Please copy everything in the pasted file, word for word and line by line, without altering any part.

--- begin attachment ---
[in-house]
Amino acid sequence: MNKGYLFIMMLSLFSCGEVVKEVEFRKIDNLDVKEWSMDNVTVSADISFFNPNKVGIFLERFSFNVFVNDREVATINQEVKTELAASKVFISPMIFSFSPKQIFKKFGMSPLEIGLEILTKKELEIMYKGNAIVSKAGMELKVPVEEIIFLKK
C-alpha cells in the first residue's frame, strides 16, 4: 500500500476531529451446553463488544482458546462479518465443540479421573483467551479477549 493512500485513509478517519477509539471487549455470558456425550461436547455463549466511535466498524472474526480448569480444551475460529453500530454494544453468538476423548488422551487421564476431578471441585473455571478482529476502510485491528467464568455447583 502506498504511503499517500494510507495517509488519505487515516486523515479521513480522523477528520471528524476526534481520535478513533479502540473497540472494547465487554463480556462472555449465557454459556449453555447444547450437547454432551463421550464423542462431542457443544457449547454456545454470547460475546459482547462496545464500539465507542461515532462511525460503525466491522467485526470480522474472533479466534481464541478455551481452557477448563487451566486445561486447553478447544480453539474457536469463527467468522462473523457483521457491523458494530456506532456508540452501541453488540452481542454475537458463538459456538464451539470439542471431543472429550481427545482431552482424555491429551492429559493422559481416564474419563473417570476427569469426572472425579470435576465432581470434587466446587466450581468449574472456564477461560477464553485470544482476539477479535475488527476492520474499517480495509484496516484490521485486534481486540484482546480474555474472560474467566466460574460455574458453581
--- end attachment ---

[in-house]
Amino acid sequence: MNKGYLFIMMLSLFSCGEVVKEVEFRKIDNLDVKEWSMDNVTVSADISFFNPNKVGIFLERFSFNVFVNDREVATINQEVKTELAASKVFISPMIFSFSPKQIFKKFGMSPLEIGLEILTKKELEIMYKGNAIVSKAGMELKVPVEEIIFLKK
C-alpha cells in the first residue's frame, strides 16, 4: 500500500476531529451446553463488544482458546462479518465443540479421573483467551479477549 493512500485513509478517519477509539471487549455470558456425550461436547455463549466511535466498524472474526480448569480444551475460529453500530454494544453468538476423548488422551487421564476431578471441585473455571478482529476502510485491528467464568455447583 502506498504511503499517500494510507495517509488519505487515516486523515479521513480522523477528520471528524476526534481520535478513533479502540473497540472494547465487554463480556462472555449465557454459556449453555447444547450437547454432551463421550464423542462431542457443544457449547454456545454470547460475546459482547462496545464500539465507542461515532462511525460503525466491522467485526470480522474472533479466534481464541478455551481452557477448563487451566486445561486447553478447544480453539474457536469463527467468522462473523457483521457491523458494530456506532456508540452501541453488540452481542454475537458463538459456538464451539470439542471431543472429550481427545482431552482424555491429551492429559493422559481416564474419563473417570476427569469426572472425579470435576465432581470434587466446587466450581468449574472456564477461560477464553485470544482476539477479535475488527476492520474499517480495509484496516484490521485486534481486540484482546480474555474472560474467566466460574460455574458453581